Joseph Mallord William Turner

Lecture Diagram: Perspective Method for a Cube by Joseph Highmore


In Tate Britain

Prints and Drawings Room

View by appointment
Joseph Mallord William Turner 1775–1851
Graphite and watercolour on paper
Support: 546 × 760 mm
Accepted by the nation as part of the Turner Bequest 1856
Turner Bequest CXCV 18

Catalogue entry

This diagram illustrates a method for drawing a cube by the English painter and writer Joseph Highmore (1692–1780). Turner owned a copy of Highmore’s The Practice of Perspective, on the Principles of Dr Brook Taylor (1763), and used his diagram and description as the basis for his lecture material.1 Turner’s diagram was most likely used to supplement already existing lecture material when further examples of perspective were required. It corresponds to a section of Turner’s lecture manuscripts describing a wide variety of methods of perspective, which Maurice Davies believes to be the late, extended version of Turner’s history of techniques found in Lecture 3.2
Highmore 1763, pp.2–3; for Turner’s library see Andrew Wilton, Turner in His Time, London 1987, p.247.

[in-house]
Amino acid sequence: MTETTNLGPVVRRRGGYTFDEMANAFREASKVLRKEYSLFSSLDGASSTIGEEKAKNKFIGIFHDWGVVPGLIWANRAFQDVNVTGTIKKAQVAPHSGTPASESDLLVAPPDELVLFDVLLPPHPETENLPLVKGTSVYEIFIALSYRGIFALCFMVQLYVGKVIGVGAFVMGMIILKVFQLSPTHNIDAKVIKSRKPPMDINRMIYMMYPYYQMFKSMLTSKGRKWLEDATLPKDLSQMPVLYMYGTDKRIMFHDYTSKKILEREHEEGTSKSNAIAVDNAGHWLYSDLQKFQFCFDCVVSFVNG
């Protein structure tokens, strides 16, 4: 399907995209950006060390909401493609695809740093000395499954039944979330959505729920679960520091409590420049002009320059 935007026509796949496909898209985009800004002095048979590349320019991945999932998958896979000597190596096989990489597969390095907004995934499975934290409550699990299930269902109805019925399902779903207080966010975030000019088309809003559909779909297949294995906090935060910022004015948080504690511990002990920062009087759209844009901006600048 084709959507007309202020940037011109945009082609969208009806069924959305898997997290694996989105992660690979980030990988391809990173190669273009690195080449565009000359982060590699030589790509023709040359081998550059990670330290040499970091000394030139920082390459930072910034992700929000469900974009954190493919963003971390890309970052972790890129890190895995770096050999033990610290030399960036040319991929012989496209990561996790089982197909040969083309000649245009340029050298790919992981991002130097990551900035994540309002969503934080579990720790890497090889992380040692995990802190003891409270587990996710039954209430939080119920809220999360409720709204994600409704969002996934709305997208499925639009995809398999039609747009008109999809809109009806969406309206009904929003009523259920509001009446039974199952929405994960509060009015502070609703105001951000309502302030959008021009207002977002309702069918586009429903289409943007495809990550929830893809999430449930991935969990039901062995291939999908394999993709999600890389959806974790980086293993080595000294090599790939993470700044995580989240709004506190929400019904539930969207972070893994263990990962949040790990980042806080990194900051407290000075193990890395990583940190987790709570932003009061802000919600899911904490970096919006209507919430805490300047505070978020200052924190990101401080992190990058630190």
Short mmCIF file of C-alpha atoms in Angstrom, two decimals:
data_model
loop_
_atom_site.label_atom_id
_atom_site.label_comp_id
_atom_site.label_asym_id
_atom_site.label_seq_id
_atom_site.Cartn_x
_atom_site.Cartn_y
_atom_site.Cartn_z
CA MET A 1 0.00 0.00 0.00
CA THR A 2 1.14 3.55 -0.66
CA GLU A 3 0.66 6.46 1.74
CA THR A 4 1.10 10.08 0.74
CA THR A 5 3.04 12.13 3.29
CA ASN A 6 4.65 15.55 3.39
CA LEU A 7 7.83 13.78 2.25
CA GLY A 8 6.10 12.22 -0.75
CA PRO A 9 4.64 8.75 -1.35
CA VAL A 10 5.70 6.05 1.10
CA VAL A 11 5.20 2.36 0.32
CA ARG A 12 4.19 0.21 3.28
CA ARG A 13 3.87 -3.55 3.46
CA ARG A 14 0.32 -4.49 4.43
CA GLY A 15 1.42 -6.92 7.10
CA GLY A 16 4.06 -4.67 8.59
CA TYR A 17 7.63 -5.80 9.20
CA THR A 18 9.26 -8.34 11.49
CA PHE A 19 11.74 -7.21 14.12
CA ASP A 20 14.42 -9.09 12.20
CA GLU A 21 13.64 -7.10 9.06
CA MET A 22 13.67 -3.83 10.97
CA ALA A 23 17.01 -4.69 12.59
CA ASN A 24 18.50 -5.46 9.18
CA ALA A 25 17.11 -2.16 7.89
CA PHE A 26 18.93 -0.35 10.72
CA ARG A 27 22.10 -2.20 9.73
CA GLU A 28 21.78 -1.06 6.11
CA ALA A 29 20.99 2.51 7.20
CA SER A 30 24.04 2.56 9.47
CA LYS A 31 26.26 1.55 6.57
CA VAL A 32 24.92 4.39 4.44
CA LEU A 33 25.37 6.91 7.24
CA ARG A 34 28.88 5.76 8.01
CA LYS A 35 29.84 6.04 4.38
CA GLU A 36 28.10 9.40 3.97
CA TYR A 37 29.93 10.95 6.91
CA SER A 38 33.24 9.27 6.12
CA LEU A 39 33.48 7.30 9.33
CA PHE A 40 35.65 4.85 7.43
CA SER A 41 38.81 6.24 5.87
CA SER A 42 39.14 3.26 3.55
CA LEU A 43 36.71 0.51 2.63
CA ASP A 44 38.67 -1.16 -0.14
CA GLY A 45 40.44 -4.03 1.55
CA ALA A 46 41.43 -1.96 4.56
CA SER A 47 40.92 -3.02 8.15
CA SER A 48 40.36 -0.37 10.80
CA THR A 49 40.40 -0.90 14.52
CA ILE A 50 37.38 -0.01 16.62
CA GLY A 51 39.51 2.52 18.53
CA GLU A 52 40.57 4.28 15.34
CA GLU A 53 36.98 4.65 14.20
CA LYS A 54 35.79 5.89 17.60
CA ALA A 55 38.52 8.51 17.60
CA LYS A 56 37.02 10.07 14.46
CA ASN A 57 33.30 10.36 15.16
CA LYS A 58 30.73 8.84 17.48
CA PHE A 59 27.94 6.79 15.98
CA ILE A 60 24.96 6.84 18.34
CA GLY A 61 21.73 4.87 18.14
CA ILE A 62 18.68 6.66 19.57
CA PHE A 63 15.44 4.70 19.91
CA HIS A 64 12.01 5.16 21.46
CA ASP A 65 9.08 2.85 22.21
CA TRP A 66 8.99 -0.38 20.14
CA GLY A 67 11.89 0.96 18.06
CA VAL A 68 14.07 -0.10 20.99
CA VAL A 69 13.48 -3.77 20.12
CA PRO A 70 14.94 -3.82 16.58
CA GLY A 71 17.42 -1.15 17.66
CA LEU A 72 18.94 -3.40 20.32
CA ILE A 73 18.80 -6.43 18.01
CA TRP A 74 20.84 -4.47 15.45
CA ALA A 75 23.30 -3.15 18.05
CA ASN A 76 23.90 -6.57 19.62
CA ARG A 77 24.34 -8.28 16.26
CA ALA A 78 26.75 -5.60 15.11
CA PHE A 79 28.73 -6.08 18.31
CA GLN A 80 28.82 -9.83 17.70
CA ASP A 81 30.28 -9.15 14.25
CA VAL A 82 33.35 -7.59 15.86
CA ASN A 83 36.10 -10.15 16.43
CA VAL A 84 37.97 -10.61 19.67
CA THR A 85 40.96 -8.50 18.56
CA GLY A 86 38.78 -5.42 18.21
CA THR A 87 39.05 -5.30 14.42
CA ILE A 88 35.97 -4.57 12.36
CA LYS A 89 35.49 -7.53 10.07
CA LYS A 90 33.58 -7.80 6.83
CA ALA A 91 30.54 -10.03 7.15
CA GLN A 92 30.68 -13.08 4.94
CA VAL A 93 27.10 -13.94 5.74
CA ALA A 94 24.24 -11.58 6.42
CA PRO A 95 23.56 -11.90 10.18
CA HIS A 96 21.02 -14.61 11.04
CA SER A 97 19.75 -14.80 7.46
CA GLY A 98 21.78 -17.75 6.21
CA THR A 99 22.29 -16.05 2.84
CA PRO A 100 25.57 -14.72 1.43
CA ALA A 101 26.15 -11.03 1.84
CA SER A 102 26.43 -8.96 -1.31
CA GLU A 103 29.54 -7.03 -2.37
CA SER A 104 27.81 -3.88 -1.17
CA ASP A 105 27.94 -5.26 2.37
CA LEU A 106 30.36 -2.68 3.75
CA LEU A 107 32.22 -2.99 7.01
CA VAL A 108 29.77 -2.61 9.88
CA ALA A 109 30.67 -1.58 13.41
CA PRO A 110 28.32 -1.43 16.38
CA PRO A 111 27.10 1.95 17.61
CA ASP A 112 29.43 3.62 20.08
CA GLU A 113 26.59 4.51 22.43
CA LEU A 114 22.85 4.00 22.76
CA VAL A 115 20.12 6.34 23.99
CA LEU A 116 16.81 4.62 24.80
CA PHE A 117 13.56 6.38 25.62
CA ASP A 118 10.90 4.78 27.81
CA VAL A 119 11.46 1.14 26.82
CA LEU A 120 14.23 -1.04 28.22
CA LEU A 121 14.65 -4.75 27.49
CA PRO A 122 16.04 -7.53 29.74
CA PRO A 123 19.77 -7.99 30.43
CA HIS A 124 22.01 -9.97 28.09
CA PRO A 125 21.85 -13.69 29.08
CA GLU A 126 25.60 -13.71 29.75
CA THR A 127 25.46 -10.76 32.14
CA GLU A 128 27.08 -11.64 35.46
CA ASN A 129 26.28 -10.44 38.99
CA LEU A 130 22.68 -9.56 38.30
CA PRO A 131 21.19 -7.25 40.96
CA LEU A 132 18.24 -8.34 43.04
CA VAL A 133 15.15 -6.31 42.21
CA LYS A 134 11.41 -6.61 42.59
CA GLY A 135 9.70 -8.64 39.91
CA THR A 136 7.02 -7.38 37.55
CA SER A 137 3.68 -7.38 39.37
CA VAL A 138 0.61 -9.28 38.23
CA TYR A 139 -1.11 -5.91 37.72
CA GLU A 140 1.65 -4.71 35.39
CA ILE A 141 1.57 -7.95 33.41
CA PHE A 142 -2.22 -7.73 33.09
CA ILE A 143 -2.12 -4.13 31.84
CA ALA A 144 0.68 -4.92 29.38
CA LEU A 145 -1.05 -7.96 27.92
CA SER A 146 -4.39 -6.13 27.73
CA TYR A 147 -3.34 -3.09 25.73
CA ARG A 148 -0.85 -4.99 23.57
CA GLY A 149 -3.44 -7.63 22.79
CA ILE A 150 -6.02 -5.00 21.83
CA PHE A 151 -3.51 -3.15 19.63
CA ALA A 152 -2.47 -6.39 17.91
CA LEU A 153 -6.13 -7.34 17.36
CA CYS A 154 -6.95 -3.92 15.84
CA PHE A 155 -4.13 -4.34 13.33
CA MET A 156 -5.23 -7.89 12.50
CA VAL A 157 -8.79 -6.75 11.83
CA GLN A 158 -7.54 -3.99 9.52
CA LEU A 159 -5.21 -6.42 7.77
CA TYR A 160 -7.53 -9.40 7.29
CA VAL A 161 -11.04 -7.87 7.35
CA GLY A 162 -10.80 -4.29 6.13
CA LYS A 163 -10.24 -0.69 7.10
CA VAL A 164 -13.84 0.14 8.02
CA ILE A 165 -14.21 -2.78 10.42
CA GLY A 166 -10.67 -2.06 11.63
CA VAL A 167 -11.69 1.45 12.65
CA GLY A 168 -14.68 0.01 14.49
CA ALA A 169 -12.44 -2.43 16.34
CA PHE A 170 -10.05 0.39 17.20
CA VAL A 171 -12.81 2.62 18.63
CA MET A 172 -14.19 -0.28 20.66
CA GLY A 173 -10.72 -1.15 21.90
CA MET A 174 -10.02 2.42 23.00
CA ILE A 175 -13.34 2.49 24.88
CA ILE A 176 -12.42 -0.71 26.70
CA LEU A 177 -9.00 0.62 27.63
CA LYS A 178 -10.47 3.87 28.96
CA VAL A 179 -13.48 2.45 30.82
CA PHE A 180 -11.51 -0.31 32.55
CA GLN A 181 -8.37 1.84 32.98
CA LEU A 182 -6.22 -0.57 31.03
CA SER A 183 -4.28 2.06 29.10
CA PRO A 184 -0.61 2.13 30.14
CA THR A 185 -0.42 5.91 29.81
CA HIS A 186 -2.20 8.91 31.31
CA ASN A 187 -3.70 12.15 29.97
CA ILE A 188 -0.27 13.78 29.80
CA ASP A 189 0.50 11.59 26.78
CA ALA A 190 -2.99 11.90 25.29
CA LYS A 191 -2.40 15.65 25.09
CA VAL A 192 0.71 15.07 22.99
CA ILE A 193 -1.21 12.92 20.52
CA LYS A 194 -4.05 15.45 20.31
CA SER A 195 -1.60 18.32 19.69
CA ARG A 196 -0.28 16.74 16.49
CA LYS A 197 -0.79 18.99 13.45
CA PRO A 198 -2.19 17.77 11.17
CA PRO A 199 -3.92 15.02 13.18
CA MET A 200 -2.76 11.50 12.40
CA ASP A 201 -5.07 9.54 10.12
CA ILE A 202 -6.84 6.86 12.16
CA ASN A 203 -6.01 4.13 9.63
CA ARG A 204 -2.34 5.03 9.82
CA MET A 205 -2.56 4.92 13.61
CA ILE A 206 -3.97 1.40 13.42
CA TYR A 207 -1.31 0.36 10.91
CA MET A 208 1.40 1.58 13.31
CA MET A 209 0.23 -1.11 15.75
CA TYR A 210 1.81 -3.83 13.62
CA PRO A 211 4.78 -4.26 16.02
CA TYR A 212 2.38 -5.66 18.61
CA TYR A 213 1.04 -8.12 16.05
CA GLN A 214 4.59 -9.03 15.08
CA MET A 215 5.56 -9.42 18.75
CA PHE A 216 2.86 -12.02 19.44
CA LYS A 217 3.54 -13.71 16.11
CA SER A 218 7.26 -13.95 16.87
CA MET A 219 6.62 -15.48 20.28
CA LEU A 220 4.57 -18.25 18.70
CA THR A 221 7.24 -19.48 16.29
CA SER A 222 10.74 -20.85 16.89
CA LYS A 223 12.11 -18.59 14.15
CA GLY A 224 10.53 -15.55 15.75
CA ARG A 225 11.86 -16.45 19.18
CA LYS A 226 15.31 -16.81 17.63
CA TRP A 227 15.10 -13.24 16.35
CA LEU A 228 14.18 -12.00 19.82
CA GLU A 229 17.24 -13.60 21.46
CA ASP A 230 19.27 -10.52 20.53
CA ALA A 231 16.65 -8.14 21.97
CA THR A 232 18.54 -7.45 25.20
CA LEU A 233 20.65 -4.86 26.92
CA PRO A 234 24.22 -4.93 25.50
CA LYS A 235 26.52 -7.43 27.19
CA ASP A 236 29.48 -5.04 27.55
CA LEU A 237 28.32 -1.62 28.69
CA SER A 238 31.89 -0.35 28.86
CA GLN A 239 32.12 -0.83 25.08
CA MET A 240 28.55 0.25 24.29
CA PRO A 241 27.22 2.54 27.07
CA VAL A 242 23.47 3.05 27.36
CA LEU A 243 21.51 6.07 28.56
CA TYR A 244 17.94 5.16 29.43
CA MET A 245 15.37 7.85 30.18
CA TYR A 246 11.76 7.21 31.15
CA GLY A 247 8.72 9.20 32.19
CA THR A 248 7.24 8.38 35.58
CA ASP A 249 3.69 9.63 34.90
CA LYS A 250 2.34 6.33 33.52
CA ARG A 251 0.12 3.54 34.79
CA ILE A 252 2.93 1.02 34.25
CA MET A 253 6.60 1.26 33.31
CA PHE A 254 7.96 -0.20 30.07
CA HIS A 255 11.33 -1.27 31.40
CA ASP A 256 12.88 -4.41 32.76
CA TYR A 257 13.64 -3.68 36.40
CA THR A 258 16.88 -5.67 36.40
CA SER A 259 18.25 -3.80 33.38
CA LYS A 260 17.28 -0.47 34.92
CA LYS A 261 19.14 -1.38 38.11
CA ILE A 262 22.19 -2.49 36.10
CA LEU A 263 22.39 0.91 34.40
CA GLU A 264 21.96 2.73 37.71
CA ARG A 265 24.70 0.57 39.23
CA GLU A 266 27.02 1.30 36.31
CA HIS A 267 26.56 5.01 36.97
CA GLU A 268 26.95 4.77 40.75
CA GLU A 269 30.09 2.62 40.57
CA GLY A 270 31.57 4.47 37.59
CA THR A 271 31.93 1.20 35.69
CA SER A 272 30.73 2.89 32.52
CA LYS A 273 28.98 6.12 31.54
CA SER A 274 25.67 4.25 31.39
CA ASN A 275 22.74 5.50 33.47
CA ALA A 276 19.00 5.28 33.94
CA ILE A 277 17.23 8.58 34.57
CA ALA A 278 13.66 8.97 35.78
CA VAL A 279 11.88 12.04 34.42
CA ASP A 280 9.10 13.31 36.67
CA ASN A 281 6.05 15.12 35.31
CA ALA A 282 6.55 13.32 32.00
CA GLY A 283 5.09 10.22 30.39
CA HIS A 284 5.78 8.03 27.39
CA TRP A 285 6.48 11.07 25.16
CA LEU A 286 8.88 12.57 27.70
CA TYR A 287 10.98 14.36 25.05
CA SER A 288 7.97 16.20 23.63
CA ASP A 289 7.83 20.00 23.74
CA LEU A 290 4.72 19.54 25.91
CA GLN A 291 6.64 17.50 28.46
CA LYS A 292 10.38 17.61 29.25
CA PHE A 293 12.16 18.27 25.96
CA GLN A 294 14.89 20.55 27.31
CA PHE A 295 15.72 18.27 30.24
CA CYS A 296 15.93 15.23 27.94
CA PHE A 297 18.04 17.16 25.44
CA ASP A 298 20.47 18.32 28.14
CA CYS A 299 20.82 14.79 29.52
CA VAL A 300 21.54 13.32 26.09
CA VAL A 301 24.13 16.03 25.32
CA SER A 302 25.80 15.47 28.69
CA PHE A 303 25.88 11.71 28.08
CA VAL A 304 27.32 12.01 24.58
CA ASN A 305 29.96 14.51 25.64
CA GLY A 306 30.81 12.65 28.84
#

Turner, ‘Royal Academy Lectures’, circa 1807–38, Department of Western Manuscripts, British Library, London, ADD MS 46151 M AA folio 16, 17.
Technical notes:
Peter Bower writes that the sheet is Imperial size Whatman paper made by Finch and Thomas Robert Hollingworth, at Turkey Mill, Maidstone, Kent. Bower notes: ‘This paper is very heavily sized and bears some relationship to the Parchment Substitute papers produced by various hand made papermakers in the nineteenth century (and into the twentieth) for legal documents. Sometimes papermakers don’t quite keep up their quality control. In the case of this particular sheet [and about nine others from the same batch that Turner also used for diagrams] the mould has been left, probably over night, without being cleaned and small amounts of pulp have dried between the support bars under the mould cover and the two layers of woven wire making up the cover. This affects the drainage of the sheet during formation and leaves a clear impression of the mould’s actual structure and construction’.1
Notes in Tate catalogue files.
Blank, save for an inscription by an unknown hand in pencil ‘45’ bottom left.

Andrea Fredericksen
June 2004

Supported by The Samuel H. Kress Foundation

Revised by David Blayney Brown
January 2012

Read full Catalogue entry

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